We frequently get questions about our product (Win2PDF) and its support of digital signatures. While we have investigated adding this as a feature, there are many variations in implementation and some general misunderstandings of what “digital signatures” really are that makes it difficult to provide a universal solution to this problem.
Generally, when people speak of ‘signing a document’ they mean to apply some form of electronic signature to the PDF, and this can be done either simply (typically called an electronic signature), or in a way that is more advanced (typically called a digital signature). A brief explanation of both:
An electronic signature is a general method of signing an electronic document, and it typically works by associating a marker (such as a .JPG representation of a person’s hand-written signature) to a PDF file. An electronic signature is easy to implement, but also offers fewer protections and can be easier to forge.
A digital signature is a more sophisticated implementation of electronic signatures that associates an encrypted “fingerprint” on a PDF file. This “fingerprint” is unique to both the document and the signer and ensures the authenticity of the signer. If the PDF is changed after it is signed, it invalidates the signature. Generally, it is a more secure method of protecting the integrity of a signed PDF file.
There are several different approaches to signing PDF files, and different organizations may require different levels of sophistication in their files. A legal document sent by a lawyer, for example, may have a more stringent requirement for authentication than, say, a document that just needs an ‘sign-off’ by a manager for a particular internal process.
So, which version will you need? That will require some more investigation on the type of solution that best fits your business needs. One interesting recent development is that the latest version of Adobe Reader has announced some native support for “electronic signatures”. While this isn’t an advanced digital signature solution it may suffice for many users. And because the basic signing capability is included with Adobe Reader the implementation is easy.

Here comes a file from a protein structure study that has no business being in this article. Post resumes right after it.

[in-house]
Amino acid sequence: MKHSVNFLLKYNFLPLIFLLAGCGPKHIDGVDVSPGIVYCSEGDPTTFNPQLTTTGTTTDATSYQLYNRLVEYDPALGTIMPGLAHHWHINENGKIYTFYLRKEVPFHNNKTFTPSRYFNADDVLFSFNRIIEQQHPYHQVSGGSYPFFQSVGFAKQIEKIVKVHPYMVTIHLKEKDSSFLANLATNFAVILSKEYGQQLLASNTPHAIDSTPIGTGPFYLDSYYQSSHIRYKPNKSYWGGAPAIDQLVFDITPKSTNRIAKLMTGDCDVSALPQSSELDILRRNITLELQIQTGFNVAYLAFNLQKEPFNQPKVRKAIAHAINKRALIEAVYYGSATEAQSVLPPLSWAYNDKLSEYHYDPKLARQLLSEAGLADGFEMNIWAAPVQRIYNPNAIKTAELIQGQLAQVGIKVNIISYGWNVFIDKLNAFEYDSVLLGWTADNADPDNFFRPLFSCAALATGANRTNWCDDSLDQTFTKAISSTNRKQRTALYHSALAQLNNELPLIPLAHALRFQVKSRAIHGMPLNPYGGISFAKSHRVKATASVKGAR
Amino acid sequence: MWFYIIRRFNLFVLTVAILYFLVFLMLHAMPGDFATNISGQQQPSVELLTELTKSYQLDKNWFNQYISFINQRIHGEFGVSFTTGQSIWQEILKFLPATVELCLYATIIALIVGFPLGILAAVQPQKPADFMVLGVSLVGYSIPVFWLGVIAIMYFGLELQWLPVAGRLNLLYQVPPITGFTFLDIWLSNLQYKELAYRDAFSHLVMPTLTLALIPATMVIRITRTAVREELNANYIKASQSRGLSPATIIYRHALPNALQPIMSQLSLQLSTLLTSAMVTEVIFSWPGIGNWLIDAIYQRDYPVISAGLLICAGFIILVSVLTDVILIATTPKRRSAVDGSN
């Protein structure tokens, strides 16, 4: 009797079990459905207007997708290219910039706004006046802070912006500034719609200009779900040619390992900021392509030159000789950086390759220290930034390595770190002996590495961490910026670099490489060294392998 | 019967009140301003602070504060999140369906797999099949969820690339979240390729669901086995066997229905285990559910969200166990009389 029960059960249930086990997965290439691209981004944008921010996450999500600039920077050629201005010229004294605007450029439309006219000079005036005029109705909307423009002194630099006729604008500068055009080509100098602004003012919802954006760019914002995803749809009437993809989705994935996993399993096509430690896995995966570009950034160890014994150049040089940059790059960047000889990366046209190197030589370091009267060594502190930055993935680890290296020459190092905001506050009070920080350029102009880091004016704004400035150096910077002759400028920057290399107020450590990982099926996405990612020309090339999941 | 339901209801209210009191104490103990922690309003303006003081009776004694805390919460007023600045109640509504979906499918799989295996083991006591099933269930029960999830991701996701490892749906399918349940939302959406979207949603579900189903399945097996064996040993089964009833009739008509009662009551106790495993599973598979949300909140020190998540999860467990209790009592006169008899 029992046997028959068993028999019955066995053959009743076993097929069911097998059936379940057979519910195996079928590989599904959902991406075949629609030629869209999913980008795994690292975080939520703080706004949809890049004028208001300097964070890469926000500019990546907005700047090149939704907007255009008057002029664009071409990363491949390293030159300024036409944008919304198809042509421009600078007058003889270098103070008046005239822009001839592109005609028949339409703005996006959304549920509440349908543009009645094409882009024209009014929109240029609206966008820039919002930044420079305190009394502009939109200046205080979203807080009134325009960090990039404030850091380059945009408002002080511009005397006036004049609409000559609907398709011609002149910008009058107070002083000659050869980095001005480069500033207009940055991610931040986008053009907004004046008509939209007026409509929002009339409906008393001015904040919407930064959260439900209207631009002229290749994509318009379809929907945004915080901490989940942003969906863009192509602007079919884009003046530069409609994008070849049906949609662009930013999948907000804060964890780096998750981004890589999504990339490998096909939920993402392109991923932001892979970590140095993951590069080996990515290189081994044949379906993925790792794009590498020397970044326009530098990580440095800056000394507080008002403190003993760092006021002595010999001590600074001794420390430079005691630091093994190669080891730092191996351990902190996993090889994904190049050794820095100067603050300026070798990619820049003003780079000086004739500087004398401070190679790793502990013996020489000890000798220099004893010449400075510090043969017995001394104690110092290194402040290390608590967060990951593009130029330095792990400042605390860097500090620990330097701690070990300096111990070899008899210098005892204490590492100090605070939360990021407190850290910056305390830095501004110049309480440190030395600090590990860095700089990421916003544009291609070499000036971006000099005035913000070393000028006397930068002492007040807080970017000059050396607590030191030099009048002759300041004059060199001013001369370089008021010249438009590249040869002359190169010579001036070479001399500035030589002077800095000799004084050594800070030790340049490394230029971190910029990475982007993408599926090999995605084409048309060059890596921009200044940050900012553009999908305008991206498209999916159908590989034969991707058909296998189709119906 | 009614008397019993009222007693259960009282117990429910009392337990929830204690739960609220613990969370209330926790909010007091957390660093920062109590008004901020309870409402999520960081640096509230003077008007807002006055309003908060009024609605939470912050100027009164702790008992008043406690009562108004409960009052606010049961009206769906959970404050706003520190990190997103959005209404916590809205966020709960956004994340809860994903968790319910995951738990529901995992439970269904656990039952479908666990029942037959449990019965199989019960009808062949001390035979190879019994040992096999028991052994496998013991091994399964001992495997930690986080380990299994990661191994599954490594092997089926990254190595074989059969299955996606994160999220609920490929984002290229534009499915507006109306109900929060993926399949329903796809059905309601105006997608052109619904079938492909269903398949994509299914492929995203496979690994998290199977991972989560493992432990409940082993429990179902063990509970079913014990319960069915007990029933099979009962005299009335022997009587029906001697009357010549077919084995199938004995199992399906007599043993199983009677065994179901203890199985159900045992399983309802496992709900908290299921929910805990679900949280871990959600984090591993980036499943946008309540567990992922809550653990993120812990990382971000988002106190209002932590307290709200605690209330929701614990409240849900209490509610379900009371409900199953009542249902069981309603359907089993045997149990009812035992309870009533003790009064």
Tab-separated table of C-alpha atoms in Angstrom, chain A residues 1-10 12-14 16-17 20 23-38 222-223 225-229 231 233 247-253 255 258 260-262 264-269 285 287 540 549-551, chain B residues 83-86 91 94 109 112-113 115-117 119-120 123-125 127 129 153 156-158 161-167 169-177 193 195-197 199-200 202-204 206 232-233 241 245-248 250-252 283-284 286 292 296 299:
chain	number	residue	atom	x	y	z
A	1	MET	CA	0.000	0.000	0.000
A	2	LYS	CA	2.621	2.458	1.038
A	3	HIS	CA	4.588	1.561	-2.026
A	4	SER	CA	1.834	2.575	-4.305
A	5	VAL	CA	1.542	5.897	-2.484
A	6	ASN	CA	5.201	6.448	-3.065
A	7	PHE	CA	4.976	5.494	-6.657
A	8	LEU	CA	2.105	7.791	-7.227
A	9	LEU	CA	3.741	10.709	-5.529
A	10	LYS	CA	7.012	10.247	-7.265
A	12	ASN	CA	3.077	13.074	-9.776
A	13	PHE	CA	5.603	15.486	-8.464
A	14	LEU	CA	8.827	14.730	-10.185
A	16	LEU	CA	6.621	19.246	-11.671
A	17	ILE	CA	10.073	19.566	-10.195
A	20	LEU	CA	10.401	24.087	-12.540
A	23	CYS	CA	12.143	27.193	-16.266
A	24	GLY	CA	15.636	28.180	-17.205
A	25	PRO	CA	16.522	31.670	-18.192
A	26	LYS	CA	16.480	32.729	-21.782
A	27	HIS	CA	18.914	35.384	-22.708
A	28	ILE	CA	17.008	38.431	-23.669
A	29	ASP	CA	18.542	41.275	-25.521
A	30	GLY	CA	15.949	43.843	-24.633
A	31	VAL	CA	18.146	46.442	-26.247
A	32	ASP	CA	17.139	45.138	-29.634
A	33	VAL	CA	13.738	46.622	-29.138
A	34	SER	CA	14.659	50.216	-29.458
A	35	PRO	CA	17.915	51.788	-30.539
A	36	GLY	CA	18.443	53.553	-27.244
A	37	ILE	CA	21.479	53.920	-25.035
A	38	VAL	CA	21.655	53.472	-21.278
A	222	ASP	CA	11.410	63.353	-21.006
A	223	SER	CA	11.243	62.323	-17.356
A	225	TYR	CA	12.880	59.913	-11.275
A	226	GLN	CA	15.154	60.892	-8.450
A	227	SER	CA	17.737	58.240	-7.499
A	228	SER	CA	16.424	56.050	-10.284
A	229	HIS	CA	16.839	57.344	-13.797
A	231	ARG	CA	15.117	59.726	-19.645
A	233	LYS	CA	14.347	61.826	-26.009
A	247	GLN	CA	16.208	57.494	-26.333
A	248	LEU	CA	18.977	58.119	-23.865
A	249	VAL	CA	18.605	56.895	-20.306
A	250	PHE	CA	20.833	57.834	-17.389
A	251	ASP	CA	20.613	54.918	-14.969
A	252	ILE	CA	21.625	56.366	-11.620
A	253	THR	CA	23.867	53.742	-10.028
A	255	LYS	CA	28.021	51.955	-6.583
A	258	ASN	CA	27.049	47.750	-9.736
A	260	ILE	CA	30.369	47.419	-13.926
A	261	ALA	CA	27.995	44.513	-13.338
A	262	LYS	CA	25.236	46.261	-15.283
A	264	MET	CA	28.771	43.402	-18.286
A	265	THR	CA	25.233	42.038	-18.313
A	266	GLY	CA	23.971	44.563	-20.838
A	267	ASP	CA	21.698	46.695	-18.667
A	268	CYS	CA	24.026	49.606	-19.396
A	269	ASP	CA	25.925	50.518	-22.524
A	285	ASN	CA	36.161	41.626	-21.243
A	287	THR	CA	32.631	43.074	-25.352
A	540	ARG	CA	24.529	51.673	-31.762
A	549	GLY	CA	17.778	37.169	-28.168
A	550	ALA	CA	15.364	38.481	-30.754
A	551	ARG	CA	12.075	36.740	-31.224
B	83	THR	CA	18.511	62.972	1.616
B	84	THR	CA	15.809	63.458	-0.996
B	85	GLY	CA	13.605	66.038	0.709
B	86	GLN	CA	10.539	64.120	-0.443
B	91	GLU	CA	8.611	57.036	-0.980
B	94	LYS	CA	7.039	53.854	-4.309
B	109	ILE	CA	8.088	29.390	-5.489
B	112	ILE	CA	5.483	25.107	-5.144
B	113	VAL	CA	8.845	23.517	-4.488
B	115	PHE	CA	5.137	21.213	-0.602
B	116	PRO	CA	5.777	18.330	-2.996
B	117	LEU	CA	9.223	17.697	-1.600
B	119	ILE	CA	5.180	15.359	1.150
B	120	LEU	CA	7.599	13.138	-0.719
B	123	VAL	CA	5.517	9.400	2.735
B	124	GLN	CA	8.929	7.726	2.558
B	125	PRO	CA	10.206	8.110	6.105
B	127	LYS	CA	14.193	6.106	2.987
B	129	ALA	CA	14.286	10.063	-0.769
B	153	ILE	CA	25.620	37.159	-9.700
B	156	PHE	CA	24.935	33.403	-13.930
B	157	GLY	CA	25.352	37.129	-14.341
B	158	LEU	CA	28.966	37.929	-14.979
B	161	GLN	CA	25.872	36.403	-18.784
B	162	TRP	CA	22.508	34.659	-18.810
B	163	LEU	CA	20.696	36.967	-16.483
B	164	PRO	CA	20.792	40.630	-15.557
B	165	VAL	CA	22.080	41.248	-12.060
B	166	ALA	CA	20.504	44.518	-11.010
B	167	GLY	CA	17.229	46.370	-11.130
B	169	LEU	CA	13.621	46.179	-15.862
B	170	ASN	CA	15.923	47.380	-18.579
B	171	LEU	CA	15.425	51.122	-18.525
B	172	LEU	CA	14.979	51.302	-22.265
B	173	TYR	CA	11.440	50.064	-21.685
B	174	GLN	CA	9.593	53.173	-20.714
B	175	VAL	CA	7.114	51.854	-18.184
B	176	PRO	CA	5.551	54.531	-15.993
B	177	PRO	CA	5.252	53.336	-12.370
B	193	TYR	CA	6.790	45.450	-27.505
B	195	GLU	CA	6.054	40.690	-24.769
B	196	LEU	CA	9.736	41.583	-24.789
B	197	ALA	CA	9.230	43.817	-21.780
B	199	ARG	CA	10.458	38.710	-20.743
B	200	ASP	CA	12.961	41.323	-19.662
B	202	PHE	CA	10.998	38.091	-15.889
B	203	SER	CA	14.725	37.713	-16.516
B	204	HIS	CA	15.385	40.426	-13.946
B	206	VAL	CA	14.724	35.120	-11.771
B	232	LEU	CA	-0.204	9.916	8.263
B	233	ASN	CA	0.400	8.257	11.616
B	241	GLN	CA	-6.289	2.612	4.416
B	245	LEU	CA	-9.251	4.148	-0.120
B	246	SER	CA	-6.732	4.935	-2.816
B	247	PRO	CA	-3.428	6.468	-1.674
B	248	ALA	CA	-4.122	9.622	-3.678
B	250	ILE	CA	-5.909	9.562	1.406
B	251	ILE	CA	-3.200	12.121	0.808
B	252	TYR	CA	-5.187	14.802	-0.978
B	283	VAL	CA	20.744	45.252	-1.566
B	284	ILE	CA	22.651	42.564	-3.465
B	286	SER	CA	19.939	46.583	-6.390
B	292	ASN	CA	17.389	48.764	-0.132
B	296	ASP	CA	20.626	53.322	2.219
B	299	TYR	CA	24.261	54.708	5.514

Adobe acquired Echosign (a company specializing in signature technology) in July of 2011, and earlier this month they announced that the native Echosign functionality was included in the latest Adobe Reader application. This integration will allow users to electronically sign any document in Adobe Reader (with a new “Sign” button) and then send the document out for others to sign through the Echosign web site. Here’s a screen shot of the new Adobe Reader interface.
There are some free capabilities for a single user, but to effectively use this electronic signature capability within an organization requires a subscription to Echosign.
This is an interesting development for many users, but it still may not be the right solution for all companies. Other companies offering digital signature solutions include Identrust, Appligent, Arx, and DocuSign.
Back to the discussion of incorporating the digital signature feature into Win2PDF? Well, because of the variety of solutions available, and the different requirements for different organizations, we’ve found it best to provide a method to integrate with other solutions instead of trying to create a solution that will fit every user’s needs. We do this by providing a mechanism to a launch an external application after creating the PDF file with Win2PDF.
Actually, if you are interested in this Win2PDF mechanism, send an e-mail to [email protected] and ask for more details. We have a Win2PDF Admin Utility that can make this a little easier, but we don’t have it fully documented… yet.